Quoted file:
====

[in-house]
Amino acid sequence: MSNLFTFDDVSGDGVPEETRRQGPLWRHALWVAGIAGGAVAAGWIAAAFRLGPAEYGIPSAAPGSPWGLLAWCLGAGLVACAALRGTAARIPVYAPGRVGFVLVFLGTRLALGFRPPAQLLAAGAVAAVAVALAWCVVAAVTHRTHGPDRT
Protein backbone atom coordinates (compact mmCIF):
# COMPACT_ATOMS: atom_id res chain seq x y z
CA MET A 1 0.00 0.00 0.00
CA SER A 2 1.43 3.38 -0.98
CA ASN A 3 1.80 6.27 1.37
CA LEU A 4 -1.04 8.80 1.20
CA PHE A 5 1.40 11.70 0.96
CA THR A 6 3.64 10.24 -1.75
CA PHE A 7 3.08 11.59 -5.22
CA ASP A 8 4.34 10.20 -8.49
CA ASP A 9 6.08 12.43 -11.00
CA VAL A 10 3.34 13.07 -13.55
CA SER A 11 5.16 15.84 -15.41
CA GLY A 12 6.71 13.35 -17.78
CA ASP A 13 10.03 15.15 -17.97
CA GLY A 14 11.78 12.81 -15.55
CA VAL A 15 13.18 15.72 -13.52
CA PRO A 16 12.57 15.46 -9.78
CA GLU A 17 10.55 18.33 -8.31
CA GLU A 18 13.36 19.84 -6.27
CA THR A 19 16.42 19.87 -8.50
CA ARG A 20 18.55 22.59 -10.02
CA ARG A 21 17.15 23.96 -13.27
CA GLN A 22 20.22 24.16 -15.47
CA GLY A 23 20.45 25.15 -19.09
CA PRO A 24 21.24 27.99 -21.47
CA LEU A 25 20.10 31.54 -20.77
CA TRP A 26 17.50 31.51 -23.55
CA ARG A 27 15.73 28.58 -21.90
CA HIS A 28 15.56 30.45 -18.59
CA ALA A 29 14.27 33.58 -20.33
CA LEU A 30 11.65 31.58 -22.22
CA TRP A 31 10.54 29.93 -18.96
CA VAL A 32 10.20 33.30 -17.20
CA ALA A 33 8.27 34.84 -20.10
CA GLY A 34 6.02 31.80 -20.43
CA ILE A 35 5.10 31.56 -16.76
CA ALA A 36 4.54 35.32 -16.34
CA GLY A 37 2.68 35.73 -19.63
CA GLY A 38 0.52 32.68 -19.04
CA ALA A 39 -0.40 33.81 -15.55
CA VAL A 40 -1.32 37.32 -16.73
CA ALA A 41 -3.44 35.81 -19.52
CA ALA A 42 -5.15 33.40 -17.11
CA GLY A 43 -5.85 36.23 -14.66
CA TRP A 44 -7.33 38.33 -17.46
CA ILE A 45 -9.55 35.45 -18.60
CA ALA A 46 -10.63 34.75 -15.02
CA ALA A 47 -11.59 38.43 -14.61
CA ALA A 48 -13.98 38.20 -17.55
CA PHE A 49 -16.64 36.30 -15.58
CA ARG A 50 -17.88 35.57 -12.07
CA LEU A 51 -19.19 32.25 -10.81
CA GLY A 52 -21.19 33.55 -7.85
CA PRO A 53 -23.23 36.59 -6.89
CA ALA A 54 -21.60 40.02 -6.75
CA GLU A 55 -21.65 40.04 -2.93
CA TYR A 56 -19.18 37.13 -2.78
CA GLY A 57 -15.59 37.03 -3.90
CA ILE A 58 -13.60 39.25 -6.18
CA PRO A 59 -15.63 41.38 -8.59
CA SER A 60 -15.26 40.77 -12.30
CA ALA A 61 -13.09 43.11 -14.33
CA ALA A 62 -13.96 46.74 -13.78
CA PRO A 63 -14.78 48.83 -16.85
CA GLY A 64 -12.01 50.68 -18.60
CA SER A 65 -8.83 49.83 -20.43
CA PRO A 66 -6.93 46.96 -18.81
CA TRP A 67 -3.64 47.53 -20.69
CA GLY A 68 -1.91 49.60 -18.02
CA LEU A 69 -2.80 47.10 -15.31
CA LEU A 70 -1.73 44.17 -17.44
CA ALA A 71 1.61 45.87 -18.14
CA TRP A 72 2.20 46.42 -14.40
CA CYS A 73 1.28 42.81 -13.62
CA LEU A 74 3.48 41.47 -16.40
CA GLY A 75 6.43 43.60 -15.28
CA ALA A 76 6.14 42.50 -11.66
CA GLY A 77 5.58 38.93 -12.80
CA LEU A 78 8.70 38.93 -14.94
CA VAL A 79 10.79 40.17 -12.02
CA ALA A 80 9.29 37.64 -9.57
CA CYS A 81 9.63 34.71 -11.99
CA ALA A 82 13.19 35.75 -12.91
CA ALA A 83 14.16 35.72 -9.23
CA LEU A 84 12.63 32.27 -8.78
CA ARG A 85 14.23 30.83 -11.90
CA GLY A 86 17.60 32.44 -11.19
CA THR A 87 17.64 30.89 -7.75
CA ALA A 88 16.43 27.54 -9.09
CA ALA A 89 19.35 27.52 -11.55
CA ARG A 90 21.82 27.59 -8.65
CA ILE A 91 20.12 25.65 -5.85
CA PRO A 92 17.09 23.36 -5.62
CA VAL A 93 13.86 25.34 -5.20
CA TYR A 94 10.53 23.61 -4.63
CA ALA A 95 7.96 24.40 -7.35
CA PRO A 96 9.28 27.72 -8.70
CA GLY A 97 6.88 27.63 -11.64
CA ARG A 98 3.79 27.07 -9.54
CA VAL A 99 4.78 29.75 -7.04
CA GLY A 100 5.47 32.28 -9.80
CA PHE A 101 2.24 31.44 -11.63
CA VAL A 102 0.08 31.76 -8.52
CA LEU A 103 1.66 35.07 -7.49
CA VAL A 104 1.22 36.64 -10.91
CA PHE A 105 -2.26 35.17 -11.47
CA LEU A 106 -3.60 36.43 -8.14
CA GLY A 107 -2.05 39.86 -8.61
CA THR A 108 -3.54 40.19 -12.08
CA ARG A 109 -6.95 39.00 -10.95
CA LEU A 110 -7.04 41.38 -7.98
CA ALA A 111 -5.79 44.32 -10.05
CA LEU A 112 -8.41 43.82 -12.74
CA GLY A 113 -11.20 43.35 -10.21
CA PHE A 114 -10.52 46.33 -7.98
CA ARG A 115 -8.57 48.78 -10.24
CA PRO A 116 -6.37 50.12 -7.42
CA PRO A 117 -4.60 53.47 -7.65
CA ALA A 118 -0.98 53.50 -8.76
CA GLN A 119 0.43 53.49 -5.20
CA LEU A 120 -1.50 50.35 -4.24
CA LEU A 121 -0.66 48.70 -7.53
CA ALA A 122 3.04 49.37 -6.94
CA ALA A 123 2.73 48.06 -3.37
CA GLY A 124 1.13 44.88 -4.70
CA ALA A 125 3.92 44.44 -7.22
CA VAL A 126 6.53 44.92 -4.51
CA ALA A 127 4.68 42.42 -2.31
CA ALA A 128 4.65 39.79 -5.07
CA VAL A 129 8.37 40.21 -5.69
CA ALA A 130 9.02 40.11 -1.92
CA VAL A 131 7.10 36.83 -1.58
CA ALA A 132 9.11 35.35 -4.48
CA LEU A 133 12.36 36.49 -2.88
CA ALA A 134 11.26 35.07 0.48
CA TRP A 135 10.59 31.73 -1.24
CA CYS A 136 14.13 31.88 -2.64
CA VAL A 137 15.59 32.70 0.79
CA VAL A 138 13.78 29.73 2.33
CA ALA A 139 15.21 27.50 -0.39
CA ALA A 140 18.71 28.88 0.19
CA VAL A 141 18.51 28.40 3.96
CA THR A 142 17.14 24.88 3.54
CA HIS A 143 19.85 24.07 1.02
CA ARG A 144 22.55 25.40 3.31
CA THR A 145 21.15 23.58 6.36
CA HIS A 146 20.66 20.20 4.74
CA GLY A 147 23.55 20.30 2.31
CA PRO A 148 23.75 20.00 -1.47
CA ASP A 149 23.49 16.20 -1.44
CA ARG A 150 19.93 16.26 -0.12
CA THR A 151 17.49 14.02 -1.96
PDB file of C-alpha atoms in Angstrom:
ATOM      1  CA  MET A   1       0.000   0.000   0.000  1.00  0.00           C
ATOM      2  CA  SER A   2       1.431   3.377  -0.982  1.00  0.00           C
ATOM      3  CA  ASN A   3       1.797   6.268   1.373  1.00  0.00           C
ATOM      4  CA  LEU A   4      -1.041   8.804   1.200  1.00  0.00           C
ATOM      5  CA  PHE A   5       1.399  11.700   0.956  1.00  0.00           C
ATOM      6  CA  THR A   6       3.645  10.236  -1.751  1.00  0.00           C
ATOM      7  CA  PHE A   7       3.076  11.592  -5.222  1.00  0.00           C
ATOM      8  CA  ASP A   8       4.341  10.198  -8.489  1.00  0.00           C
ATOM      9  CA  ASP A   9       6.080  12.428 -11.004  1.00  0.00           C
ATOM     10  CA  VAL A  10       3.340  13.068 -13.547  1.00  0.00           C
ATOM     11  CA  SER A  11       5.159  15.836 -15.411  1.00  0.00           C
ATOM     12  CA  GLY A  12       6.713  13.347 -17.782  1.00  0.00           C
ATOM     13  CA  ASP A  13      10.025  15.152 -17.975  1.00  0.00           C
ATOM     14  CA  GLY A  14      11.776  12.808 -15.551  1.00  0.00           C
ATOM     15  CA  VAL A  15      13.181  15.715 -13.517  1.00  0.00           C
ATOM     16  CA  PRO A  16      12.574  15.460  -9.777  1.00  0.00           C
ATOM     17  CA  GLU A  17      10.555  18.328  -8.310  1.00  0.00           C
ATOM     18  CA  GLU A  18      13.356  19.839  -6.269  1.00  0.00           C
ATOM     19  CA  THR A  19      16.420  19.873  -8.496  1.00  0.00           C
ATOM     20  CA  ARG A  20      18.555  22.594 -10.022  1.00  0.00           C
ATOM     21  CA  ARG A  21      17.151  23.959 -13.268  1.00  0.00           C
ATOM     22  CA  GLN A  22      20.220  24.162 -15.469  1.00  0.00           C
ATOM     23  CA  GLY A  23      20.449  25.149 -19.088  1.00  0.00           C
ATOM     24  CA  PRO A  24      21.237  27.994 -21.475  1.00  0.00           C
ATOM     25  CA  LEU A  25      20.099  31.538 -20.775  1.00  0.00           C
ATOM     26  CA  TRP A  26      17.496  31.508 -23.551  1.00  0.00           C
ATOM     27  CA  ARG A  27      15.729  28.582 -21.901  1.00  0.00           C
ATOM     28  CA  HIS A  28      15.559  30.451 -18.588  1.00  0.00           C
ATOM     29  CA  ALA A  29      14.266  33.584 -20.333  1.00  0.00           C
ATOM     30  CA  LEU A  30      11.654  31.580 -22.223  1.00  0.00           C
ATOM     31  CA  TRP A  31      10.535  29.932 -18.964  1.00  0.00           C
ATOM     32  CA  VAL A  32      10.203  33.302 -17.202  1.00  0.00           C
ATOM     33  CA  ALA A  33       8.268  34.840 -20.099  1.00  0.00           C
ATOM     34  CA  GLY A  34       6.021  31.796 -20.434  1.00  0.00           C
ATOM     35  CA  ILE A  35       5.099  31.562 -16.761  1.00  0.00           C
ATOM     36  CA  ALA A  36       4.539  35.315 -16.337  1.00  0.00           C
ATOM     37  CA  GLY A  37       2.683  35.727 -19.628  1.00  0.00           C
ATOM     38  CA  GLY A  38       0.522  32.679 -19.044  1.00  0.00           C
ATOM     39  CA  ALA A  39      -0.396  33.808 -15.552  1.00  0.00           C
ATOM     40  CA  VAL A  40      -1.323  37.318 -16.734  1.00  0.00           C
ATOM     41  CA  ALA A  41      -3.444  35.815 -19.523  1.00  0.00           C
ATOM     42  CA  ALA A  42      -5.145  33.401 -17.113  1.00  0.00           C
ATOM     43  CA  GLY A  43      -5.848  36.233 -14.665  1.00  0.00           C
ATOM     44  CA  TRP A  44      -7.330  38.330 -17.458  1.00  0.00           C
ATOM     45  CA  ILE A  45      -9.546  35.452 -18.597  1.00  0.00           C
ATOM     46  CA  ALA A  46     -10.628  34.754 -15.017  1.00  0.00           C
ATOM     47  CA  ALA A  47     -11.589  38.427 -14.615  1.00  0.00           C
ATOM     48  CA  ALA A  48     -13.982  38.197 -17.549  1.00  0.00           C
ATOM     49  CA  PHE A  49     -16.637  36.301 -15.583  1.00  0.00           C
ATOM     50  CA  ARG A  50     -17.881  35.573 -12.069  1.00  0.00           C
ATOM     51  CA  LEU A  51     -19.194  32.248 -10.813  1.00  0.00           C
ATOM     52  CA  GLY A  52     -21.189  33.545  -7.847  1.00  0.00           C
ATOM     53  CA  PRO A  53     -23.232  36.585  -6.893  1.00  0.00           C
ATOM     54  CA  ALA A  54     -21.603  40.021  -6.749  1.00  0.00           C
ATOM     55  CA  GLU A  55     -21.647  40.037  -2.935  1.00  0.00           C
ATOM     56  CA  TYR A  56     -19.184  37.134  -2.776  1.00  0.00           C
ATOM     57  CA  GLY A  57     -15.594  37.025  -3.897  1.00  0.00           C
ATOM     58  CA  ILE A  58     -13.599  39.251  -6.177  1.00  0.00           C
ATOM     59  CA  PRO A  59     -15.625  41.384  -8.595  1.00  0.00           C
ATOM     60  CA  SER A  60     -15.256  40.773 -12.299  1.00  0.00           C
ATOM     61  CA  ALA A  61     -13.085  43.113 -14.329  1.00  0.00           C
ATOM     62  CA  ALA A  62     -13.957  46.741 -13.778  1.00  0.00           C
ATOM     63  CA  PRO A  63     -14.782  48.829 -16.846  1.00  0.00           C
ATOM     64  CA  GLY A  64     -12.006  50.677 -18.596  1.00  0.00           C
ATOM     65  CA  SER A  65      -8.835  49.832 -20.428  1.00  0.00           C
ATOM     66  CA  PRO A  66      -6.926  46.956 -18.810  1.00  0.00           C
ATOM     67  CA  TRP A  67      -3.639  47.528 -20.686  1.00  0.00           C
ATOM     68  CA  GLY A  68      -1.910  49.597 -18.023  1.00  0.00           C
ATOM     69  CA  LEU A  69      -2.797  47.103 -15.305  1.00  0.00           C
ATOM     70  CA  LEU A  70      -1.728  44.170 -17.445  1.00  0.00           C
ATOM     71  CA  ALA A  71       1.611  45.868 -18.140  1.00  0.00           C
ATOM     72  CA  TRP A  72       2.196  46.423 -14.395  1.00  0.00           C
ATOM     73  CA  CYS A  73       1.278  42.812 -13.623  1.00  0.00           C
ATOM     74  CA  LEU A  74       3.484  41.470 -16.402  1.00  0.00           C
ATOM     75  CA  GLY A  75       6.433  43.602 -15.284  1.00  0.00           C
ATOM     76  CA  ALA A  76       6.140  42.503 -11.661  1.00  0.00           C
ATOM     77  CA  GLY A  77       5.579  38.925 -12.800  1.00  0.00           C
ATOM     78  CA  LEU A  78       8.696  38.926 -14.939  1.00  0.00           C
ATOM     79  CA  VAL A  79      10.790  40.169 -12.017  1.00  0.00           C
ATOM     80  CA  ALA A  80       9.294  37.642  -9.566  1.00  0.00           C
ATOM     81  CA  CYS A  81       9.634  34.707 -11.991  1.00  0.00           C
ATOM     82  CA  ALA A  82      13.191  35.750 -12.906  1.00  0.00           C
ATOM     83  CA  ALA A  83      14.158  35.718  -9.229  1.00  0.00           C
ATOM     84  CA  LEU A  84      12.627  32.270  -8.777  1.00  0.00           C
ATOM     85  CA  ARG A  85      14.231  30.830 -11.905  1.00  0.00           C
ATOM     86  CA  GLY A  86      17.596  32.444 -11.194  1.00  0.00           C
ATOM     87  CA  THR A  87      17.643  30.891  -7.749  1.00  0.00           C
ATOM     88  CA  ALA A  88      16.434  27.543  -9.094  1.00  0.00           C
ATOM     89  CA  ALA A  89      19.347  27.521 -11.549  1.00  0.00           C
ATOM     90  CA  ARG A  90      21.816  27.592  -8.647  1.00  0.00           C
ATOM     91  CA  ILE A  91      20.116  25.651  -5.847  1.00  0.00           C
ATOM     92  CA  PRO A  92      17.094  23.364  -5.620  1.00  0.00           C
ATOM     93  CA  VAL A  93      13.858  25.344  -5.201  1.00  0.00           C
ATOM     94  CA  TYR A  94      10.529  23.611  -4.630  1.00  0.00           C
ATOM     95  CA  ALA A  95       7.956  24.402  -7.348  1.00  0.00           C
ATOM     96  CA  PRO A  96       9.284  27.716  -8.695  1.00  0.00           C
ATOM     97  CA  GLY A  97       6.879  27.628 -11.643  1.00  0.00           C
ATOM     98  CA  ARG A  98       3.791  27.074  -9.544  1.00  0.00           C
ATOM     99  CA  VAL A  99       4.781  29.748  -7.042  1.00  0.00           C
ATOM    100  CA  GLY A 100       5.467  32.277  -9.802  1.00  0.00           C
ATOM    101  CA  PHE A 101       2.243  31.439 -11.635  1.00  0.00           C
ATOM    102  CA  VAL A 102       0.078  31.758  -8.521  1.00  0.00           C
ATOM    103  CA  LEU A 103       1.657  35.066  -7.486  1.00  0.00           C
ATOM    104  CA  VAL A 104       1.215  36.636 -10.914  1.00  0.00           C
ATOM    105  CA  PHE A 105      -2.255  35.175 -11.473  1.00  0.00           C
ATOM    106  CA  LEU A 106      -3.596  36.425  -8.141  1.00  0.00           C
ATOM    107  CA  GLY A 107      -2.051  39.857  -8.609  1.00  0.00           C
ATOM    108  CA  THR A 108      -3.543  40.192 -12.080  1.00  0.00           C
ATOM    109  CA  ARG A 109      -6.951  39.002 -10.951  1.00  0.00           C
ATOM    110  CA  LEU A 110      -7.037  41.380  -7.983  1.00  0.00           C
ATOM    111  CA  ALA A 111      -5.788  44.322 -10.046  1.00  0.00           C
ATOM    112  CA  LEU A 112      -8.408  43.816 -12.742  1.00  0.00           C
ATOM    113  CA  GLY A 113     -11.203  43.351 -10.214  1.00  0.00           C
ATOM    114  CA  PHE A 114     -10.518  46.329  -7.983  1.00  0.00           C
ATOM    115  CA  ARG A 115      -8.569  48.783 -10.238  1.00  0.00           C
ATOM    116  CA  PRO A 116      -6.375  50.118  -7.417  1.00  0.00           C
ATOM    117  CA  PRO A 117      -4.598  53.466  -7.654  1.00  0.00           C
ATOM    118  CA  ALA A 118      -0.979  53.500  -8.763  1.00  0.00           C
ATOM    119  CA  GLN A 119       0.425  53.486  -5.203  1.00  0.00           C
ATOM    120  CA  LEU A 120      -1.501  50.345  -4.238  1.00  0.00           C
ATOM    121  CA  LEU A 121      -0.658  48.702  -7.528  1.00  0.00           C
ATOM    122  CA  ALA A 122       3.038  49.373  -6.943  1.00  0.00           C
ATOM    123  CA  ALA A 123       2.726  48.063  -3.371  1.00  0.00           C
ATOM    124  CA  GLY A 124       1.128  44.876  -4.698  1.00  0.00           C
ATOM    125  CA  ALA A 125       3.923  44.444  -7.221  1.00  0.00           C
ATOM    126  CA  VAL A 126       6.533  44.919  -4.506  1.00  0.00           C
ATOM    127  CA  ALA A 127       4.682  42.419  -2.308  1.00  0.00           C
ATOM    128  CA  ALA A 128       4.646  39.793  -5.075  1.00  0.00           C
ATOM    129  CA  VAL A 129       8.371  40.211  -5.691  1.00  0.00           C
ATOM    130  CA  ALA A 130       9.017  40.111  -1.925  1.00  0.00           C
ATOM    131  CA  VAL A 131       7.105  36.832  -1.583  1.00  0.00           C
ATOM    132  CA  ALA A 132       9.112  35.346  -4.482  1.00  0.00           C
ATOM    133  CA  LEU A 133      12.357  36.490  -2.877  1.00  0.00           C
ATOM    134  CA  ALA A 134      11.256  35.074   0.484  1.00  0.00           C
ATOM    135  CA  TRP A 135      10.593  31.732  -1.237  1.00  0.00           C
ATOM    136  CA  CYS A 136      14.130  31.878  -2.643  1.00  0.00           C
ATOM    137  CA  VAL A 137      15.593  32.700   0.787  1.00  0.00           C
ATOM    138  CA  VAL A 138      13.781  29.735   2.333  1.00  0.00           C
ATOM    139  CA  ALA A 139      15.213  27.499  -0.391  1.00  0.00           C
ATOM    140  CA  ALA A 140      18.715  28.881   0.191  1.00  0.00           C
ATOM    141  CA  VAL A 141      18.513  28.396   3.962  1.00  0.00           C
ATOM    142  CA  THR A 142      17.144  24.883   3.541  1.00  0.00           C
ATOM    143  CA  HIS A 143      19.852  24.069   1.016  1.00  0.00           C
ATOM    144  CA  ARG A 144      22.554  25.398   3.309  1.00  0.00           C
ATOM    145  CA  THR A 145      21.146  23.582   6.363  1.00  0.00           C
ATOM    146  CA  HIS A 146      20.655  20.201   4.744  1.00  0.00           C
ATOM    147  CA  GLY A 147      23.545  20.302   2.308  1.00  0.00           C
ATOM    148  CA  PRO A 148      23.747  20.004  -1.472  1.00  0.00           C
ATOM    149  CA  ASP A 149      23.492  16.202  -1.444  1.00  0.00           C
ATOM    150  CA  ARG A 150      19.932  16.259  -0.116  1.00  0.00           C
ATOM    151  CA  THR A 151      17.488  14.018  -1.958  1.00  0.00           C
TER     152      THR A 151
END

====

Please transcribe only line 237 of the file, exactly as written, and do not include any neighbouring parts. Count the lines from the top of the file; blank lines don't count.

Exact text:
ATOM     81  CA  CYS A  81       9.634  34.707 -11.991  1.00  0.00           C